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White House mulls end-to-end encryption ban to aid law enforcement

The Trump administration are looking into the possibility of banning encryption techniques that cannot be broken by law enforcement, a proposal that would weaken encryption as a whole for users and businesses, and could make messaging clients like Apple's iMessage stop using end-to-end encryption.




The issues law enforcement agencies have in gaining access to evidence stored on encrypted devices or services has led to a long-running debate between governments, officials of security organizations, and tech companies over the effectiveness of encryption. While the former wants to weaken it, the latter, including Apple, are fighting to keep it strong.

Now, the Trump administration seems to be wading into the fight.

Senior White House officials are said to have attended a National Security Council meeting on Wednesday, discussing the possibility of asking Congress to outlaw end-to-end encryption, three people familiar with the matter told Politico. The second-in-command officials from "several key agencies" were also reportedly in attendance at the discussion, most likely alluding to the security agencies like the FBI, CIA, and others.

"The two paths were to either put out a statement or a general position on encryption, and [say] that they would continue to work on a solution, or to ask Congress for legislation," one source claimed, but a decision was not reached during the meeting.

A request to Congress to introduce laws banning encryption will face stiff opposition from tech companies and their customers, as it would effectively force Apple, Google, Facebook, and other service providers relying on end-to-end encryption to use weaker security. For consumers, this could make the services less trustworthy.

For lawmakers, banning end-to-end encryption would simplify the process of acquiring data from within encrypted communications, but critics maintain this has a cost. The same backdoors and weakpoints could be exploited by hackers and agencies from foreign governments, enabling the ability to spy on US citizens, while at the same time criminals and terrorists may simply ignore the law and use their own protected systems.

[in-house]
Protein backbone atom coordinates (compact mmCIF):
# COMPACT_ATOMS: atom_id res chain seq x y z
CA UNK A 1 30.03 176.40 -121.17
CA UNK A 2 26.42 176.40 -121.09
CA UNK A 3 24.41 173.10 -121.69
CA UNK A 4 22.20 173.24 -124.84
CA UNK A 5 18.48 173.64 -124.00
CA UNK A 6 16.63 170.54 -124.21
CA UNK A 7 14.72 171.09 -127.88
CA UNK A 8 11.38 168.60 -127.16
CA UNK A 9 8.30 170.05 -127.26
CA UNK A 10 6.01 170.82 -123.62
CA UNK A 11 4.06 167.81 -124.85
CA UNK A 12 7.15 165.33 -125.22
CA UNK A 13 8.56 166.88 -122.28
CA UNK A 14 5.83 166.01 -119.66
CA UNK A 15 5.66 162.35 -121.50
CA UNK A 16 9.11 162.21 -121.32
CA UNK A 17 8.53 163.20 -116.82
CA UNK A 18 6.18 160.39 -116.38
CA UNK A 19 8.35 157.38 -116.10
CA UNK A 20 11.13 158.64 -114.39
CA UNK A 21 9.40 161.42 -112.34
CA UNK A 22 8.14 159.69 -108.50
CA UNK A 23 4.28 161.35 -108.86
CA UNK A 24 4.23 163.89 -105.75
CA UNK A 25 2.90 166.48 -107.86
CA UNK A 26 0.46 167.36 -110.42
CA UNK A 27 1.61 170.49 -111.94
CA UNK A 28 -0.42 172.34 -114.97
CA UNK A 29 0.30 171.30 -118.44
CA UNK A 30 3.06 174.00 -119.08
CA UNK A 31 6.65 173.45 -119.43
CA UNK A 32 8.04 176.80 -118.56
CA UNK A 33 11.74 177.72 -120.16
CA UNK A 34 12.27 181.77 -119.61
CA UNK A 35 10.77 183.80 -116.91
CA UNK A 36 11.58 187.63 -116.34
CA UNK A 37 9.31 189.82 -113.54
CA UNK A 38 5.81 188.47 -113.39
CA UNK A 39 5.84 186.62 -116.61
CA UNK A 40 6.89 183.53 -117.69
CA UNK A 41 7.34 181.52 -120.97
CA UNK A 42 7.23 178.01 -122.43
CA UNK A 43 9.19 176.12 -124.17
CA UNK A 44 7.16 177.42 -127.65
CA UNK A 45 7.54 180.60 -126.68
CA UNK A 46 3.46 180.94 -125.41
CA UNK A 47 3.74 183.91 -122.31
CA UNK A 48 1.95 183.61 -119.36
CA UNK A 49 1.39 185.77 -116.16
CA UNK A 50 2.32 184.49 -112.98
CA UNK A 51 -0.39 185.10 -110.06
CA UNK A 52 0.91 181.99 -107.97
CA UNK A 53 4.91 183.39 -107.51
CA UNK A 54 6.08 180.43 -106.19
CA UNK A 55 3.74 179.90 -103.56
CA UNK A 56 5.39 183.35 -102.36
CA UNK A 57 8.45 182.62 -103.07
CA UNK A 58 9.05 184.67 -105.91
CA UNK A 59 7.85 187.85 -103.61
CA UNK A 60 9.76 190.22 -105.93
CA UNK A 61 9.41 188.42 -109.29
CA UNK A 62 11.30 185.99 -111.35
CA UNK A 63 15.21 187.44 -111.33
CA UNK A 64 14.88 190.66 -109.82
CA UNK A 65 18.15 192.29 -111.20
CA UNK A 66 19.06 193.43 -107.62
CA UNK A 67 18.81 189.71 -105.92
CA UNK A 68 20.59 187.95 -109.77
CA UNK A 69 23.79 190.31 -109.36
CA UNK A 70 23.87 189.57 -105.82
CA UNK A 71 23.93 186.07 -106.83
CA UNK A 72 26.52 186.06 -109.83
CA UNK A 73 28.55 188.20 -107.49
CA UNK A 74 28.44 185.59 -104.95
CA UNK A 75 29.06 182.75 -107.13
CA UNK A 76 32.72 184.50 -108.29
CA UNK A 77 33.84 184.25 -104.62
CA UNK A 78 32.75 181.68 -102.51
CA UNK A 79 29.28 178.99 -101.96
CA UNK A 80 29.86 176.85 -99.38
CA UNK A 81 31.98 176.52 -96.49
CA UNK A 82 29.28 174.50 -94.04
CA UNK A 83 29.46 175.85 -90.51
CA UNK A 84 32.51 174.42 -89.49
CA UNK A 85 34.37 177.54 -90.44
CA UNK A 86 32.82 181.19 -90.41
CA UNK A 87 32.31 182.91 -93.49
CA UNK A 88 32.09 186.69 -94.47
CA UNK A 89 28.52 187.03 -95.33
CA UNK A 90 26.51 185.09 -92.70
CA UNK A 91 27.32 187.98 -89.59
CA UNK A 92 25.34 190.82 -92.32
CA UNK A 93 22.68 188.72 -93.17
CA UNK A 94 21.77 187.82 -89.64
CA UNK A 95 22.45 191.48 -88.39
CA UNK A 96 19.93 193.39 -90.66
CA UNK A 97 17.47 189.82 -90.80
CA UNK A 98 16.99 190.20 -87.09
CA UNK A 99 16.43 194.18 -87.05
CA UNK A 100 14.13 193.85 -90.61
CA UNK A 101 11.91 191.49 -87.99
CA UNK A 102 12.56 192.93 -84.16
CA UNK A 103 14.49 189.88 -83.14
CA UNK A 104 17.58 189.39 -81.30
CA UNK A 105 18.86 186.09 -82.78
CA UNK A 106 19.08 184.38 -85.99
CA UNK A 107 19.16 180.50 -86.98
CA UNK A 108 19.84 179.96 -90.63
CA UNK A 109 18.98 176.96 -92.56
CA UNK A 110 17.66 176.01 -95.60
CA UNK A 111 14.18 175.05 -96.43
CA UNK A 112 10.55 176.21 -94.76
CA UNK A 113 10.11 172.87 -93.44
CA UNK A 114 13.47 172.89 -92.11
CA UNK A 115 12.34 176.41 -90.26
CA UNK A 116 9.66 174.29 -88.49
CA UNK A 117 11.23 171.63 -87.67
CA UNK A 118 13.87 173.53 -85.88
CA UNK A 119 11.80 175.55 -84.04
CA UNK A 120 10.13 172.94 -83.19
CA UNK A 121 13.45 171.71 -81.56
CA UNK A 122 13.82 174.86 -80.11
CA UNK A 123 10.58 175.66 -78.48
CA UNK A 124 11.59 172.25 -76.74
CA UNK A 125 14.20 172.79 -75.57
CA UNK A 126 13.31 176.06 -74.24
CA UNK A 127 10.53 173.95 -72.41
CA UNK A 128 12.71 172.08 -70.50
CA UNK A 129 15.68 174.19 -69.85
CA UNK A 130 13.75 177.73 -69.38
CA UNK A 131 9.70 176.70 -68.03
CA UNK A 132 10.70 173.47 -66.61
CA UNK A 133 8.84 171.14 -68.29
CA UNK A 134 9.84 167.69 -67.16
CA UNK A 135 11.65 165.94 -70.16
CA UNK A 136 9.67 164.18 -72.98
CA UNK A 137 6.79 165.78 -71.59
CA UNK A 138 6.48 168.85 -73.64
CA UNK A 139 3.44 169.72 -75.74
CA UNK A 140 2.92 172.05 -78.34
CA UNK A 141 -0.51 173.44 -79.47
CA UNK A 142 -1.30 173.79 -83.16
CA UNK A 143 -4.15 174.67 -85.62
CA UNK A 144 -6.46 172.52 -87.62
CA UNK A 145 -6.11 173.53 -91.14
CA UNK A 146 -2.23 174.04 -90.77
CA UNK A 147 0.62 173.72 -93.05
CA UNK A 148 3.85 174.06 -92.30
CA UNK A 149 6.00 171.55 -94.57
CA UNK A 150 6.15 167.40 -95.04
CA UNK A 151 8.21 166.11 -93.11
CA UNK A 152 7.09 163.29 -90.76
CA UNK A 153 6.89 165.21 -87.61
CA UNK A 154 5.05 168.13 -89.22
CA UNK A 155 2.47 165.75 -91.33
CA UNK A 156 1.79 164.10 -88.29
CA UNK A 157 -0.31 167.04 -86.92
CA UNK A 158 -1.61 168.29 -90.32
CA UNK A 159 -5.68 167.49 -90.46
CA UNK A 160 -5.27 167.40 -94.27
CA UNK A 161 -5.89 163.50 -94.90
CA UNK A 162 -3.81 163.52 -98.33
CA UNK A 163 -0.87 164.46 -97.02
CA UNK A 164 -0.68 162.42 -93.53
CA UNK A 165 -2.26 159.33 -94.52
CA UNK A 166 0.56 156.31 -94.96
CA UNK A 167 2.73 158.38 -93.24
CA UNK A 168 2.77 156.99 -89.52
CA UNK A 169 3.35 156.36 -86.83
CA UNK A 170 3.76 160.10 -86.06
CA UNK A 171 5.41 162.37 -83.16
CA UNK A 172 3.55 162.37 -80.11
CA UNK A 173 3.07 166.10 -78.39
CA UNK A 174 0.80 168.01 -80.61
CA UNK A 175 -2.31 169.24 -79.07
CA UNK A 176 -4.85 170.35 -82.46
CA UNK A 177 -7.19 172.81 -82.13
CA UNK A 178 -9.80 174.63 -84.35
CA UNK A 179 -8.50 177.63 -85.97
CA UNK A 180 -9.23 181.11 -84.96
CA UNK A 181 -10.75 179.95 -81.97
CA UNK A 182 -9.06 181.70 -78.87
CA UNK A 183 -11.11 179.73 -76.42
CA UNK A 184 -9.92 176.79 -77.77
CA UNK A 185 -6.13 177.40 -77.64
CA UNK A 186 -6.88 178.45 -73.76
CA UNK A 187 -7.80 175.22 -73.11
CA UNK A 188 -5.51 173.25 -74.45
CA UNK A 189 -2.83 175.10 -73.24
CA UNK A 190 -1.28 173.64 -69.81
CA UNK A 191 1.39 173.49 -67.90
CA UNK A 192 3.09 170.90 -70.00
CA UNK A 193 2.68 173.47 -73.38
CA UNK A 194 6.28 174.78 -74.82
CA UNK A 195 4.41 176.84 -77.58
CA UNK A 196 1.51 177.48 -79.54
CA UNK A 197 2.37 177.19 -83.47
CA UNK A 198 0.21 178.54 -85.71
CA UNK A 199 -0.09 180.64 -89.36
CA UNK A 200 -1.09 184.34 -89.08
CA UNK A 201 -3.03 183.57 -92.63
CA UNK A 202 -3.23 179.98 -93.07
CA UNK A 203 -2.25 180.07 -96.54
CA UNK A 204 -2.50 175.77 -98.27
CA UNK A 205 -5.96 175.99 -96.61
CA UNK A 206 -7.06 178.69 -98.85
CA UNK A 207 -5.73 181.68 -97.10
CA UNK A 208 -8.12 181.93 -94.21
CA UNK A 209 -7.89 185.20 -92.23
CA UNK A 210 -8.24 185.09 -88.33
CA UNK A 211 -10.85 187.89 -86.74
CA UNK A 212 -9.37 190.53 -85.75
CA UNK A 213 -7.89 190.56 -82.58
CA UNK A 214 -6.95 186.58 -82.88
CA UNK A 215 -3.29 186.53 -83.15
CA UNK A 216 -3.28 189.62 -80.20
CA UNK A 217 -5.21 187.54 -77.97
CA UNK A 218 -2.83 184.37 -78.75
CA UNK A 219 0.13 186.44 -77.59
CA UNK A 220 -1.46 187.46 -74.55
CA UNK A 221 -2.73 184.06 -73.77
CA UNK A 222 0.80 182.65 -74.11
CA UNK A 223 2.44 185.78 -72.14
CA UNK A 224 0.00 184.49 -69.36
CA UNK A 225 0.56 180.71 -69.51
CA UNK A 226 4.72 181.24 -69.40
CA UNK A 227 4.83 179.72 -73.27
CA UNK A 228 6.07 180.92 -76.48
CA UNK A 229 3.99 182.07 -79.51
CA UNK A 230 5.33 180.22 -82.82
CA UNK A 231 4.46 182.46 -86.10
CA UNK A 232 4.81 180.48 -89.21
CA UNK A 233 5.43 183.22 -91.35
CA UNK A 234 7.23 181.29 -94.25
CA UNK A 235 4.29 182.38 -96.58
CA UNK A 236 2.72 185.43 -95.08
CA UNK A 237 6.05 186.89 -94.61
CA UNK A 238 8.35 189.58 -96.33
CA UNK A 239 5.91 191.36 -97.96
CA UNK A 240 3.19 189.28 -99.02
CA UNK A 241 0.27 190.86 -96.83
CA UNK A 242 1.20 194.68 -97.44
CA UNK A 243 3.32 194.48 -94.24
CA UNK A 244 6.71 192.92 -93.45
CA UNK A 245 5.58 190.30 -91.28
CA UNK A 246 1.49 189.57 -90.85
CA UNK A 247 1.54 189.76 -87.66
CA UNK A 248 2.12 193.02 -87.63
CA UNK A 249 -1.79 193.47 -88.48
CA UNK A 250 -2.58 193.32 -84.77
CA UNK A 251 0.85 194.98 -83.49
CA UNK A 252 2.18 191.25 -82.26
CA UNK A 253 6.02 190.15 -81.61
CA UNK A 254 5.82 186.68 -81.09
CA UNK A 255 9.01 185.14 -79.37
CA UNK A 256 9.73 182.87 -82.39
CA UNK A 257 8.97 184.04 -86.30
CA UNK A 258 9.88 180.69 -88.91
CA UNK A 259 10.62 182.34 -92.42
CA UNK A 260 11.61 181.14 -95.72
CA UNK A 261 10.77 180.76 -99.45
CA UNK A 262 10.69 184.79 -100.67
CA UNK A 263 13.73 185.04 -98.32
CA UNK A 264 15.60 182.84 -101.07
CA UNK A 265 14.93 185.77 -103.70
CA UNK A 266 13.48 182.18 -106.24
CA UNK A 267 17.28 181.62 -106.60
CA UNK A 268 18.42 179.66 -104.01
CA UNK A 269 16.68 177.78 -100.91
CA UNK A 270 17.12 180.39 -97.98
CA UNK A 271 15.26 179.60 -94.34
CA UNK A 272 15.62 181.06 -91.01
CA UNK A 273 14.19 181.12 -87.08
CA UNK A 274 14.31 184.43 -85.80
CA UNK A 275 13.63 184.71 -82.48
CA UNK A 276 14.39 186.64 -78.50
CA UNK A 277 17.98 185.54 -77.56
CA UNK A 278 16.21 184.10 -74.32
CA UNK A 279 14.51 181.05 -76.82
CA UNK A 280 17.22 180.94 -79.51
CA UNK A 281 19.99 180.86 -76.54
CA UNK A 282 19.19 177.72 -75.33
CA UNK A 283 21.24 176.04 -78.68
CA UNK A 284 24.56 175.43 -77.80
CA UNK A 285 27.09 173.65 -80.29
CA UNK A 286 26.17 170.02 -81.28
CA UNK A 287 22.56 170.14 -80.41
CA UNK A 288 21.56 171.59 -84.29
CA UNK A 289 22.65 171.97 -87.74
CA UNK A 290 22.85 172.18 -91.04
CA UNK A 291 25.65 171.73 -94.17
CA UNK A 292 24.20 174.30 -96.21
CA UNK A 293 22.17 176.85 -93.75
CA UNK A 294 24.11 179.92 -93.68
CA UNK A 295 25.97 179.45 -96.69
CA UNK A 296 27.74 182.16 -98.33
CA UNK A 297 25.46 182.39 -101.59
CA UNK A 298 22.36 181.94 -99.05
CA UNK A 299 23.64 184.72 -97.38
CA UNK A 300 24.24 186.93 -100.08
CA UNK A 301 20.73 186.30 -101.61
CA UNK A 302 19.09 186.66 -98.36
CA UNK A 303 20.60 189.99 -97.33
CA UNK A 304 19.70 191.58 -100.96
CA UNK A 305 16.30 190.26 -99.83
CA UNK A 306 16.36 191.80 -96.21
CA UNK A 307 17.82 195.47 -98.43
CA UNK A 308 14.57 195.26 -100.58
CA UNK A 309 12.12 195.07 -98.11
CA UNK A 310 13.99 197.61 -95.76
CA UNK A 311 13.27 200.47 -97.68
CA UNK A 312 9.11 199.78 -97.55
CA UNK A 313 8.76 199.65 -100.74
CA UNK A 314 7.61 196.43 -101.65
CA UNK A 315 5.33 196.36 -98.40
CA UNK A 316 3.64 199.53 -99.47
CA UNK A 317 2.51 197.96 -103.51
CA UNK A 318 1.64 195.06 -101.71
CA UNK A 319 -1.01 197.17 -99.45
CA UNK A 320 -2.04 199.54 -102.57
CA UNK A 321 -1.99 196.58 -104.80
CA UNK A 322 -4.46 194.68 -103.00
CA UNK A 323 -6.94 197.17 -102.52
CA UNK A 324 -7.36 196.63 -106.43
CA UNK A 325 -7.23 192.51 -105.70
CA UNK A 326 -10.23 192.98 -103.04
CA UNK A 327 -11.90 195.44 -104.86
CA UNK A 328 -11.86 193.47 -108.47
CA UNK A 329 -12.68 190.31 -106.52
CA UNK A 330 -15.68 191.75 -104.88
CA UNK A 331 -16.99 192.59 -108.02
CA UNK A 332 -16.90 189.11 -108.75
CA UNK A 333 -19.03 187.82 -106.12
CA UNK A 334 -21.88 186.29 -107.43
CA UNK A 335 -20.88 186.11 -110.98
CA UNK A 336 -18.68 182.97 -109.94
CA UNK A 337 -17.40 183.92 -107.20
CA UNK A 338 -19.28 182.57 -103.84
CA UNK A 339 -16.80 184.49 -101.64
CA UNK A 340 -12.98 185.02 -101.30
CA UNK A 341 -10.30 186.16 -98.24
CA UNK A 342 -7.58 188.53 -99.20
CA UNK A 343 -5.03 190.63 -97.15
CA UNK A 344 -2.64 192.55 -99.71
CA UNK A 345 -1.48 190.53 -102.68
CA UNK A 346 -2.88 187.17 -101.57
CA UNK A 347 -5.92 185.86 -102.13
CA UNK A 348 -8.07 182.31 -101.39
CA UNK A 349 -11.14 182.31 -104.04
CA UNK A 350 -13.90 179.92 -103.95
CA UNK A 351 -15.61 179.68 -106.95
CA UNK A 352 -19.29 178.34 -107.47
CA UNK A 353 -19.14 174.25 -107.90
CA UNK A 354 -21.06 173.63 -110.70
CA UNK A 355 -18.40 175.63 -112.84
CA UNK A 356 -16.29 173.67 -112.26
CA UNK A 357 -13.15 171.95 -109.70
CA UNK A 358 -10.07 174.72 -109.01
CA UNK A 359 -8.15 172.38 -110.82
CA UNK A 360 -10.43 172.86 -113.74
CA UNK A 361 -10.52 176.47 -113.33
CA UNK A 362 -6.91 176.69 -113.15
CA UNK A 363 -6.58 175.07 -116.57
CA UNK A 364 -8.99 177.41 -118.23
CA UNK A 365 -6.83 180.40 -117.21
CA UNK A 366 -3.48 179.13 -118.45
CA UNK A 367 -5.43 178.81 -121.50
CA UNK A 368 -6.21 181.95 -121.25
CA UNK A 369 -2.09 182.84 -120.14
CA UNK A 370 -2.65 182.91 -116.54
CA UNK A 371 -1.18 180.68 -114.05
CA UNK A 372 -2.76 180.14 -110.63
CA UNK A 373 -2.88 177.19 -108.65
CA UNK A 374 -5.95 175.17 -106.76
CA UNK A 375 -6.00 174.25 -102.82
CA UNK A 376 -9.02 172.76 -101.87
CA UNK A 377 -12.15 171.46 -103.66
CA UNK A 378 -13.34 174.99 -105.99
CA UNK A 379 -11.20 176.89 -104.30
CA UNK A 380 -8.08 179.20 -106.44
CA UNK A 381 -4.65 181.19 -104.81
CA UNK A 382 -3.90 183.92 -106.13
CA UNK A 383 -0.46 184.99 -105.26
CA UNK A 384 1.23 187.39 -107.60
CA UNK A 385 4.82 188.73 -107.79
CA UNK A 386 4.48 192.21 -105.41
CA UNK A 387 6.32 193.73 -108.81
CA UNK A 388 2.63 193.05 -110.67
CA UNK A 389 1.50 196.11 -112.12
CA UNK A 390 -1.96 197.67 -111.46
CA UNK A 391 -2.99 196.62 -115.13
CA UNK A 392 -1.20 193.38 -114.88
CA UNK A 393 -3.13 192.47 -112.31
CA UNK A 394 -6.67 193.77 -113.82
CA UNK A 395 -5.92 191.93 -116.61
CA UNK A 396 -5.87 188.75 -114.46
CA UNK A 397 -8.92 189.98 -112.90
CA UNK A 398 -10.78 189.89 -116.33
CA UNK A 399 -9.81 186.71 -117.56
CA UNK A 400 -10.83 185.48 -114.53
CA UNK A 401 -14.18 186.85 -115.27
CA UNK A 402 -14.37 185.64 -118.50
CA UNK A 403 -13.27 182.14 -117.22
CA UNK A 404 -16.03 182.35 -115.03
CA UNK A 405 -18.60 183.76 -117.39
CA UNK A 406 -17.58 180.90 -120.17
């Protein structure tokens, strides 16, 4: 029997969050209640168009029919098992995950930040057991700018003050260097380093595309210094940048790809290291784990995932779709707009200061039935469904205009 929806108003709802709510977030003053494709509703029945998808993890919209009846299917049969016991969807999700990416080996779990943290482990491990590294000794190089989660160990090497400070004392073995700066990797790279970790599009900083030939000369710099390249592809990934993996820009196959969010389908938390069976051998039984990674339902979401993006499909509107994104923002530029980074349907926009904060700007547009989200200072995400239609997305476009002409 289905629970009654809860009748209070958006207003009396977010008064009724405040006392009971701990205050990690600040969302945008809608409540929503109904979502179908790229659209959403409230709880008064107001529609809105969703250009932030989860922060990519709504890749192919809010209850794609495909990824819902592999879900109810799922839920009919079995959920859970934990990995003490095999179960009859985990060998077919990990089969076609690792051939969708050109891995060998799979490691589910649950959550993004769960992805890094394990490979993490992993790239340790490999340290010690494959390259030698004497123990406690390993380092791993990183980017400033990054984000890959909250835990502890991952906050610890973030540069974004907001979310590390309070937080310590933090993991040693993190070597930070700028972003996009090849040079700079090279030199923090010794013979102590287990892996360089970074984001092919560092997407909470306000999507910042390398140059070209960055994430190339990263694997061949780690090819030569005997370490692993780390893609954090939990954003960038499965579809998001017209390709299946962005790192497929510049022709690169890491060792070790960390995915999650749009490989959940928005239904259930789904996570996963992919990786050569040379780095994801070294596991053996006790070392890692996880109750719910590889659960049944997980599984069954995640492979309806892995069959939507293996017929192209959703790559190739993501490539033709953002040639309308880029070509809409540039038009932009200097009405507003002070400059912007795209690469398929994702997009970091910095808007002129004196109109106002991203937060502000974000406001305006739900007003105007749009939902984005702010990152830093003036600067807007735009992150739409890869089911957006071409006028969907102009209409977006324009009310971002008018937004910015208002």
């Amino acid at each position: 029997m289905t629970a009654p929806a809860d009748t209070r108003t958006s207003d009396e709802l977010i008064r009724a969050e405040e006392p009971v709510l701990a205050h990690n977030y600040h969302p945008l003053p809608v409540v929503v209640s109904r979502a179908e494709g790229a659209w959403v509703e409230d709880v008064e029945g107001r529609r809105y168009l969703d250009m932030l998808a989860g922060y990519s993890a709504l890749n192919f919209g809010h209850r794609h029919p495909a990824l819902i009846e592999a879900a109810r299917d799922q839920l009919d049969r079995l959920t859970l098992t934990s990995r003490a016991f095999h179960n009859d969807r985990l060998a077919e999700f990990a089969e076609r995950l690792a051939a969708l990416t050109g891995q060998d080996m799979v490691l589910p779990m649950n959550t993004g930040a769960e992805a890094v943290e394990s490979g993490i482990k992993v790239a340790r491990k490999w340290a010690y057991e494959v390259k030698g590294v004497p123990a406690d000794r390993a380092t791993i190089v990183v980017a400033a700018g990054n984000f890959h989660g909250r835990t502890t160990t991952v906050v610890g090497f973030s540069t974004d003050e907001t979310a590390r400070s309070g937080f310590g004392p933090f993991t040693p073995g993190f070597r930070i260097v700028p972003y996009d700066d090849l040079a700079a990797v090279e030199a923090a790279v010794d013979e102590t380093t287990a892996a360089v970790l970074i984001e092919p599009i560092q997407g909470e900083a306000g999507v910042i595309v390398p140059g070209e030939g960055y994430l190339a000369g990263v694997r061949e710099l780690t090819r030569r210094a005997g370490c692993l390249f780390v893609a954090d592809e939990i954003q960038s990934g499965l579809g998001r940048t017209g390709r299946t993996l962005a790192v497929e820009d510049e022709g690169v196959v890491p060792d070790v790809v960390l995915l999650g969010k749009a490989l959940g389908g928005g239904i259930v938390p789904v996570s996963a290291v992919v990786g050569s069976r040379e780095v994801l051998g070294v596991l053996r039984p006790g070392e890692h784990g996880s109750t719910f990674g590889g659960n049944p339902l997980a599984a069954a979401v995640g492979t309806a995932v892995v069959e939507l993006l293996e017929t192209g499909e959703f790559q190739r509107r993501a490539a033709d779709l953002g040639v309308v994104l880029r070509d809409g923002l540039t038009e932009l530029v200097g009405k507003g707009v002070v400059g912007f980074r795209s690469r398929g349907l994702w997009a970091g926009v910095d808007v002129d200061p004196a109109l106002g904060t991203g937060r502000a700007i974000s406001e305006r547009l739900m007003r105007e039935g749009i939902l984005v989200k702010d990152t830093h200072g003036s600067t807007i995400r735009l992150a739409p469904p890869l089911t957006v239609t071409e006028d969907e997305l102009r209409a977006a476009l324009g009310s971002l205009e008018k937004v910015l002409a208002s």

Of the agencies, it is believed the FBI and the Department of Justice are in favor of weaker security, for the catching of criminals and terrorists, even if this introduces risks. The Commerce and State Departments are against weakening, due to the economic and diplomatic consequences of introducing backdoors.

The Department of Homeland Security is split in its loyalties, with ICE and the Secret Service stumbling into problems with encrypted communications, while the Cybersecurity and Infrastructure Security Agency is keenly aware of how important encryption of sensitive data can be.

Law enforcement officials have repeatedly suggested there are ways to allow law enforcement to gain access to data backdoors without exposing customer data to risk, in an effort to fix the so-called "going dark" problem. There has even been the suggestion from the UK's GCHQ to create backdoors similar to the Group FaceTime bug from earlier in 2019, that could allow agencies to become a silent extra participant in a call, allowing it to be encrypted between all parties, but still enabling the ability to listen in or surveil the communications.

Tech companies continue to fight governments by urging to maintain strong encryption and to avoid going down the route of weakening security.

One submission from Apple to an Australian parliamentary joint committee in 2018 warned the company supported strong encryption due to the threats prying for personal data "only grow more serious and sophisticated over time."